I learned that even an old dog can learn new tricks. As an outspoken Francophile (for the newbies, in the wine world that means I prefer old-world French wines) this tasting forced me to remove my size twelve boot from my mouth (Zut alors!) and replace it with a flip- flop, Duuuude!

In not one, but in EVERY single instance, I had chosen the Santa Barbara wine. The Loire Sauvignon Blanc had more grapefruit upfront while the Santa Barbara felt muted and ergo drank with greater balance. With the chenin blanc, it was the slight petrol on the French wine’s nose that made me prefer the other wine. With the pinot noir, it was that the French wine was actually a red sancerre. With the Cabernet Franc, it was the slightly deeper color and depth of palate that made me think it was aged longer in the barrel (it was) and was tastier on its own, while the French Chinon was a tiny bit sharper (more acidic) on the palate and ultimately would pair better with food, but fooled me into thinking it was Californian.


All night long, I kept thinking there was a wine switcheroo– that the Californian wine was actually the French and so forth. I was slightly amused, and yet irritated at myself for getting it wrong, not coming to the tasting with my “A” game, drinking the wine more than just tasting it, and enjoying the process of tasting and just having fun, instead of taking it so seriously- which is, after all, really the best way to do a tasting, right?

So instead of coming away with a set of killer tasting notes, I had a blast. I really enjoyed eight wines, and based upon minutiae, I selected four that I’d rather drink – and in every single case thought I’d chosen the old world French wines of my youth. Instead, I found myself having selected the Santa Barbara competitor time and time again. That, my friends, was the switcheroo.


Towards the end of the evening, I found myself chatting with a lovely couple across the tasting table. The wife admitted to me apologetically, “I know nothing about wine,” and I kept reminding her that the historic wine rules are no longer valid or in force. “As long as you know what you like, that’s what matters,” I preached. For this evening, I can do nothing but take my own advice. As an avowed Francophile, I am tipping my hat. For at least this one night, I am now California Dreamin’.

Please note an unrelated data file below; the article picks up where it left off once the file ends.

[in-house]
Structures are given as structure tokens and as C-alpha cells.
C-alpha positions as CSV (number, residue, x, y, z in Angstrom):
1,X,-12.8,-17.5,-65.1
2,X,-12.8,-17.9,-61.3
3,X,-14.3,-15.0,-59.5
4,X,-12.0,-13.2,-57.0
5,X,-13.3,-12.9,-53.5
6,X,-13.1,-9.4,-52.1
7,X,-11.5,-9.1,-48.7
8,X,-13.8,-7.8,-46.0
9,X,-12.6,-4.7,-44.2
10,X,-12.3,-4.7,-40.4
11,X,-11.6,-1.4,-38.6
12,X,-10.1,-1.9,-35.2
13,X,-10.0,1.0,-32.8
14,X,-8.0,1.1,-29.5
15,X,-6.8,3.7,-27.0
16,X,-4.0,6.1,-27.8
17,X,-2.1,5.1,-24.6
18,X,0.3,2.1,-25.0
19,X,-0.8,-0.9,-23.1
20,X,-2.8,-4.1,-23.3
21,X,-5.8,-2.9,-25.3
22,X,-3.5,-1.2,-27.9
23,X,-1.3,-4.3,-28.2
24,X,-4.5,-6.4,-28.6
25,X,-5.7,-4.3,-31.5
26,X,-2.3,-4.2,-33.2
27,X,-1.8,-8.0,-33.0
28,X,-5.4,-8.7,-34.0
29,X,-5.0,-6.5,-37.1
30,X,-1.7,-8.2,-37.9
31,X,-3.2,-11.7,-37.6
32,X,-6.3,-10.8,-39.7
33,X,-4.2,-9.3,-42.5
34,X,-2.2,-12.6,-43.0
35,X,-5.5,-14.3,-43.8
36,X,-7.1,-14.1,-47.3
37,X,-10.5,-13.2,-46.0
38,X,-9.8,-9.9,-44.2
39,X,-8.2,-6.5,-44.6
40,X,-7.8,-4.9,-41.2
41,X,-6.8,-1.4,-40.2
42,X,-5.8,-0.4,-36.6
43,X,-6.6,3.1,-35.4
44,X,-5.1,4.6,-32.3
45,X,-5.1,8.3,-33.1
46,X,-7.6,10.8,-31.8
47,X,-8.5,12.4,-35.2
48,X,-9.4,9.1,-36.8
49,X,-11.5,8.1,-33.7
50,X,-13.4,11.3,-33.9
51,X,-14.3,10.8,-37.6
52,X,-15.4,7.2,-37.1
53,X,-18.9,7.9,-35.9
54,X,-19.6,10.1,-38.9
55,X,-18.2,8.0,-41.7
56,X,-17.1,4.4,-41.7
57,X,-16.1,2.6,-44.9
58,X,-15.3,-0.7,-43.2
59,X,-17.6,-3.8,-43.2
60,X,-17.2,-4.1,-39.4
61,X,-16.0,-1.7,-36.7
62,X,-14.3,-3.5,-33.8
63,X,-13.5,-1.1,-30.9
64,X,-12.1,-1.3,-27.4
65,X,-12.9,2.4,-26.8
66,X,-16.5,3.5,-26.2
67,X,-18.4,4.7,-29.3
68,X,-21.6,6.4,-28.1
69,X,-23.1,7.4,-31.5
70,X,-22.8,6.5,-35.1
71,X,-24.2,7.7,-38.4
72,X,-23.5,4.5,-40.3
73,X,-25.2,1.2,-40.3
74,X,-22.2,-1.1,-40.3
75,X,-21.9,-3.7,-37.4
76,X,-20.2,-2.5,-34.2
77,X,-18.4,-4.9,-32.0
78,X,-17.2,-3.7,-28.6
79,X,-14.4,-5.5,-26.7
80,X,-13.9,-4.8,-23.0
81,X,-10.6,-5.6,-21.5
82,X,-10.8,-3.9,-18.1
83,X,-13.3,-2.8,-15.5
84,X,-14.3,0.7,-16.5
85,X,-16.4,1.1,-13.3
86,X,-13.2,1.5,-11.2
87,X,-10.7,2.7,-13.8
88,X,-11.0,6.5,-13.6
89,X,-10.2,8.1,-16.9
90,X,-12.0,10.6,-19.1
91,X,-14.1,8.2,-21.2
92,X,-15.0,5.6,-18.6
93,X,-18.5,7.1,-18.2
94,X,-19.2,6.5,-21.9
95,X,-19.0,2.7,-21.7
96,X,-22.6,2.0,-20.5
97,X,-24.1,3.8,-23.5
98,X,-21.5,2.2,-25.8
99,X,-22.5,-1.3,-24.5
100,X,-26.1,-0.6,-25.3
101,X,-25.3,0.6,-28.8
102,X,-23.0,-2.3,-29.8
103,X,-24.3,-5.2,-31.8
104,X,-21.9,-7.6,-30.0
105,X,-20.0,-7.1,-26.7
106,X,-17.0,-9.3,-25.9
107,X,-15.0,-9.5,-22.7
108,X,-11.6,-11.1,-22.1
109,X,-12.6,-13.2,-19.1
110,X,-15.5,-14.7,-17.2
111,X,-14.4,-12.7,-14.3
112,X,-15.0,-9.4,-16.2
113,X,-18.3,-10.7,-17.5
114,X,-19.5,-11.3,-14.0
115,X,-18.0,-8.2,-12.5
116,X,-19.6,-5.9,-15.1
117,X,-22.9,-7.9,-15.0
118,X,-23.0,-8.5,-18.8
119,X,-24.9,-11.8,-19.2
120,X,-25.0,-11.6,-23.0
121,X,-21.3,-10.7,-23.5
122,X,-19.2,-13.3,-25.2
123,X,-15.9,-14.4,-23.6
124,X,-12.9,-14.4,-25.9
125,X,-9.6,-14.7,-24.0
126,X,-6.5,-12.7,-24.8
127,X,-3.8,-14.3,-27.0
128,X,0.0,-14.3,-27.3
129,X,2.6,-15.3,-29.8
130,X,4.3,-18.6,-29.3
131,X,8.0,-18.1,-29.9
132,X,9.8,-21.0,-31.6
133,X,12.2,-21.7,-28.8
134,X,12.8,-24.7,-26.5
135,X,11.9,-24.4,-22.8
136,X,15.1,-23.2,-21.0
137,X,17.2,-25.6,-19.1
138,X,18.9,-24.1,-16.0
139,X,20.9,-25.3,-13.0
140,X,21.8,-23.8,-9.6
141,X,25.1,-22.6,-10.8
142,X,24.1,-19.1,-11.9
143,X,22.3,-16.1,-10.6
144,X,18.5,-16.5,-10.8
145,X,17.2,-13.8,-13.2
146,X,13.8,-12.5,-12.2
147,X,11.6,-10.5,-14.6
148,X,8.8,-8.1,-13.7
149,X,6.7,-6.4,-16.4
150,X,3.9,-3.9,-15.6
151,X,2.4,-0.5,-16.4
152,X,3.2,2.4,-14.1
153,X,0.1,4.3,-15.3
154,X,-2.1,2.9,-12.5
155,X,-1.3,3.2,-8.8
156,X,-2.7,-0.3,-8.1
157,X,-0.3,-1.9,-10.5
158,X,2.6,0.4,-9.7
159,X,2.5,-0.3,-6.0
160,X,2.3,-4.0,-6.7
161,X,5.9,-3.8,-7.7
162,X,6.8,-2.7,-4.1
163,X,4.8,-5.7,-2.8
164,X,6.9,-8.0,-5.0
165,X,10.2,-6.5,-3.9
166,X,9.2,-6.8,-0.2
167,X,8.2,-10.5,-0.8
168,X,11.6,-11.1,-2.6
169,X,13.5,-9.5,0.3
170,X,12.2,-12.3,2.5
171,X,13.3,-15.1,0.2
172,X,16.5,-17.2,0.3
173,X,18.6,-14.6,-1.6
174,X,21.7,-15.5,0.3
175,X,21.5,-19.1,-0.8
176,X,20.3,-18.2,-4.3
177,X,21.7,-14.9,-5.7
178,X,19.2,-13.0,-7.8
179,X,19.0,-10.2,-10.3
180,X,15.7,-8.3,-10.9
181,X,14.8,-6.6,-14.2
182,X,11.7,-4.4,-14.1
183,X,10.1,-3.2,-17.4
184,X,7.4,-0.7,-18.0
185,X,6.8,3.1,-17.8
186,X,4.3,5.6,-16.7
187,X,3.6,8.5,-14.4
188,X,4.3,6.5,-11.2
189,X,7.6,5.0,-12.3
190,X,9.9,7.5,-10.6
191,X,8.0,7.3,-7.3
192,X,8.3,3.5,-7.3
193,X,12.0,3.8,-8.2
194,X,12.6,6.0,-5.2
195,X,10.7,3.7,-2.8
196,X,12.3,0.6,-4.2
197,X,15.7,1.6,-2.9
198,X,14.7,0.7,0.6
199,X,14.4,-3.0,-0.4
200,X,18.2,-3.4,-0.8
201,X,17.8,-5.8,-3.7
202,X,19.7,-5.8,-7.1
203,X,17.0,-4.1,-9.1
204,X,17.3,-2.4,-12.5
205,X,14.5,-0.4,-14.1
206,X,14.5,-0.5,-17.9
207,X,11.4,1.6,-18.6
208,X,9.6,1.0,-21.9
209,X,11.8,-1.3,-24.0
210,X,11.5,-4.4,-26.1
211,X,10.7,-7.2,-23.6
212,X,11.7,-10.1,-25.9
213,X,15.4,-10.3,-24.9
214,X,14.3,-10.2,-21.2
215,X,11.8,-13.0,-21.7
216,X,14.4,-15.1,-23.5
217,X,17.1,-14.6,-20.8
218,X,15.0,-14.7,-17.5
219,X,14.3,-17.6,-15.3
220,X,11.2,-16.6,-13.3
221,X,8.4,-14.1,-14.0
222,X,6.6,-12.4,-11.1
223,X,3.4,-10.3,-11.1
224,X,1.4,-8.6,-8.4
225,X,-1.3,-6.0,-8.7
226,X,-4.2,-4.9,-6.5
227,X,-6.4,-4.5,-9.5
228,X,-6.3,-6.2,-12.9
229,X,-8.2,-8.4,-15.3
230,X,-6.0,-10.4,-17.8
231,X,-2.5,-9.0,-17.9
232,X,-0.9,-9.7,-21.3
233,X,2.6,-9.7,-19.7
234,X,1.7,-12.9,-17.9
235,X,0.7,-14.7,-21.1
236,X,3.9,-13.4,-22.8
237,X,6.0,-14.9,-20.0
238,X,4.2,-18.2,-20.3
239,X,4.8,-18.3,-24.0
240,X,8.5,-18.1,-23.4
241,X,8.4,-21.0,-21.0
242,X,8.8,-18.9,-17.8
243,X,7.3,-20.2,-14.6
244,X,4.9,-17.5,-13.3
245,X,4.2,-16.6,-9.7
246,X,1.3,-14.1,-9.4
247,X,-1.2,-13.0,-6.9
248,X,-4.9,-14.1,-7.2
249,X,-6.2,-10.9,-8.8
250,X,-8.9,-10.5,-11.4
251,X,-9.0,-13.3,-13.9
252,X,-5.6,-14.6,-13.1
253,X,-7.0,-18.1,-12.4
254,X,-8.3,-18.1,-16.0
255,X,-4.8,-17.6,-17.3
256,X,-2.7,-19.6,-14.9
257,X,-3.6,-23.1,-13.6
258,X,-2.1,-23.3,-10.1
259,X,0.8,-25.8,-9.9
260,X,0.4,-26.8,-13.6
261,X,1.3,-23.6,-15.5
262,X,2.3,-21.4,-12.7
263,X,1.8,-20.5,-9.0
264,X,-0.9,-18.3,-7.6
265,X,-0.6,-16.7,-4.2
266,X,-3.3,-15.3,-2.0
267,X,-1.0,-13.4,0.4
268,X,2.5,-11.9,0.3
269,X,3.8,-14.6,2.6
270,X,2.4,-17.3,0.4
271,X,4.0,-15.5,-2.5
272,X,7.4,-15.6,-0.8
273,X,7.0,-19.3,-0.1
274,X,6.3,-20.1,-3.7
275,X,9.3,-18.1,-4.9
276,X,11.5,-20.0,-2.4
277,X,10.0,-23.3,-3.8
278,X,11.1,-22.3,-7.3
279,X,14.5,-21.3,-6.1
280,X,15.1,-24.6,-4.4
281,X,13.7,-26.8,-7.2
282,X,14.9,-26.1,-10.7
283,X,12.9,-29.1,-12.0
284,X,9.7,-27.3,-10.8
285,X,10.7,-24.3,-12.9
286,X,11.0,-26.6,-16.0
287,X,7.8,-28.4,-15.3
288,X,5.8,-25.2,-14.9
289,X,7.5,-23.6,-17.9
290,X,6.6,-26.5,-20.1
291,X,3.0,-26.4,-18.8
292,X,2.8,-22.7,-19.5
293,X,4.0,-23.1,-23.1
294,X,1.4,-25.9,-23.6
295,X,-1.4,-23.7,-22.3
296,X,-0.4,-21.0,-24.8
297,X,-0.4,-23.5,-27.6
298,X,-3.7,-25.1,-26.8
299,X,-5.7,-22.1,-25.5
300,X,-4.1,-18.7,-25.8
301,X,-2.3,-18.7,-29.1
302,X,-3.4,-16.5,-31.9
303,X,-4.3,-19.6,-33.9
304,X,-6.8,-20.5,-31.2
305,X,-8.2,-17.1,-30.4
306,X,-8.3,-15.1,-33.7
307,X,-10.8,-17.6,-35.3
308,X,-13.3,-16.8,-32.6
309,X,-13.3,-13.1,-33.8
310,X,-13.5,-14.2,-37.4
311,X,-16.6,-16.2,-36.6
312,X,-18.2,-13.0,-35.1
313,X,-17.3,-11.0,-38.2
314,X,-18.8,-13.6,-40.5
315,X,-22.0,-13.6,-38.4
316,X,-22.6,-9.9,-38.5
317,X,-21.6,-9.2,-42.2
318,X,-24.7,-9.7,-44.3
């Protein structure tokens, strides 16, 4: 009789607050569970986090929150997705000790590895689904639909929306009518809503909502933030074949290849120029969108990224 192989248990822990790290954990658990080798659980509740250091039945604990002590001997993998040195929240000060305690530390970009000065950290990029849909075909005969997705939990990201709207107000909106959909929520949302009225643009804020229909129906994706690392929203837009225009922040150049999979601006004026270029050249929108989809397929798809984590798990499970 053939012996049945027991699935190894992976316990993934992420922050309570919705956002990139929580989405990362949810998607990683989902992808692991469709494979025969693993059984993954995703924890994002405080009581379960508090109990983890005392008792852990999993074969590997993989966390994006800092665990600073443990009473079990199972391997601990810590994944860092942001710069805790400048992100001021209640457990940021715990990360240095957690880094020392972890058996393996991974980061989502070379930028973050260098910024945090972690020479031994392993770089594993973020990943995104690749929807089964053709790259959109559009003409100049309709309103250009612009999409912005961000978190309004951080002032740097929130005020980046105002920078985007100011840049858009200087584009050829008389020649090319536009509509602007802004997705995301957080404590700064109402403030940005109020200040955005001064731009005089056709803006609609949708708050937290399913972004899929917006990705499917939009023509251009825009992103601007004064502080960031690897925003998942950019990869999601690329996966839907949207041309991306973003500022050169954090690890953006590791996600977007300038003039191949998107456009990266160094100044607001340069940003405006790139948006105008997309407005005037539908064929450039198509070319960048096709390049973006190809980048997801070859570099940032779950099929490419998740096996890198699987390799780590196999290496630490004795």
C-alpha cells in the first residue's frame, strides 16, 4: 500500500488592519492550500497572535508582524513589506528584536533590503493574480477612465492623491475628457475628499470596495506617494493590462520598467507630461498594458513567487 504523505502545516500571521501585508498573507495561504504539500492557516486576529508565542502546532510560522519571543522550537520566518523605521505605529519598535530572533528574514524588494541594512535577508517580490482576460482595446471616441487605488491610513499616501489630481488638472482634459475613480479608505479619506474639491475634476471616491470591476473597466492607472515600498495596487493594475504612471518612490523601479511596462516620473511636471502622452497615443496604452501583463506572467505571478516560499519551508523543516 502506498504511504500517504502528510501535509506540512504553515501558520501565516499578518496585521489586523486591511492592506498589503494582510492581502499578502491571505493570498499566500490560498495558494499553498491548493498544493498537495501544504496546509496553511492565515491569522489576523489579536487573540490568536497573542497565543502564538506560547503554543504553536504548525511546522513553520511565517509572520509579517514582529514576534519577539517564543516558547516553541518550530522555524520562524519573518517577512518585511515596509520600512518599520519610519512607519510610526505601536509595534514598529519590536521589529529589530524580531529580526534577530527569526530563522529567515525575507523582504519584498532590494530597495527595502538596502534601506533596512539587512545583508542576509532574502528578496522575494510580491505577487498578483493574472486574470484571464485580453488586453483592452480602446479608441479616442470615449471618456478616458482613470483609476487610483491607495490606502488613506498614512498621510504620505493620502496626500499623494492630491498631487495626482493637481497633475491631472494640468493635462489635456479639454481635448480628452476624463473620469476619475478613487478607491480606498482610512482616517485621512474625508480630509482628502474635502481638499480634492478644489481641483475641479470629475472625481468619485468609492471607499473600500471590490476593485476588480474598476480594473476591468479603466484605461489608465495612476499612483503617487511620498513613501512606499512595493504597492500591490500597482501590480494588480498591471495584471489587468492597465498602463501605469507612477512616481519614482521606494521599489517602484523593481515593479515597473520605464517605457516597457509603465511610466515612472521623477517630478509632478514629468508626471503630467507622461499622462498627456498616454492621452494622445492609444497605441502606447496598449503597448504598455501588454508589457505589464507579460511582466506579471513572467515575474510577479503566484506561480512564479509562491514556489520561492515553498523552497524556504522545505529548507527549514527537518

Knowing what you like means I have the best of both worlds. I can drink what I like from the new world, and I can also buy, hold, and drink what I hold so dear: those old world French wines.

My thanks to James Parisi and Xavier Wines for hosting this event. And both my thanks and respect to brothers Lyle Railsback from Kermit Lynch and Eric Railsback from Lieu Dit Winery for the astounding evening of great wines that I seriously enjoyed.

Know this, gents: I’m a true fan of all of your work and will continue to enjoy all your brands, drinking both what I like at the moment, and what I have loved my whole life.

À votre santé!

Summerland Wine

10 Jul

While visiting Santa Barbara, I had an opportunity to do a tasting with Summerland Wine. Winemaker Etienne Terlinden seems to be quite busy, as they already have six wines from 2013 that include an orange muscat, a sauvignon blanc, a grenache rosé, a viognier, two pinot noir, a syrah, and a cabernet sauvignon, each of these wines is made from local grapes sourced from either Montery, Santa Barbara, or Paso Robles. In addition, they have a library of vintages from 2006-2012 that includes several single-vineyard chardonnay and pinots, a sparkling, and zinfandel. Here are some shots from my tasting, more notes are below!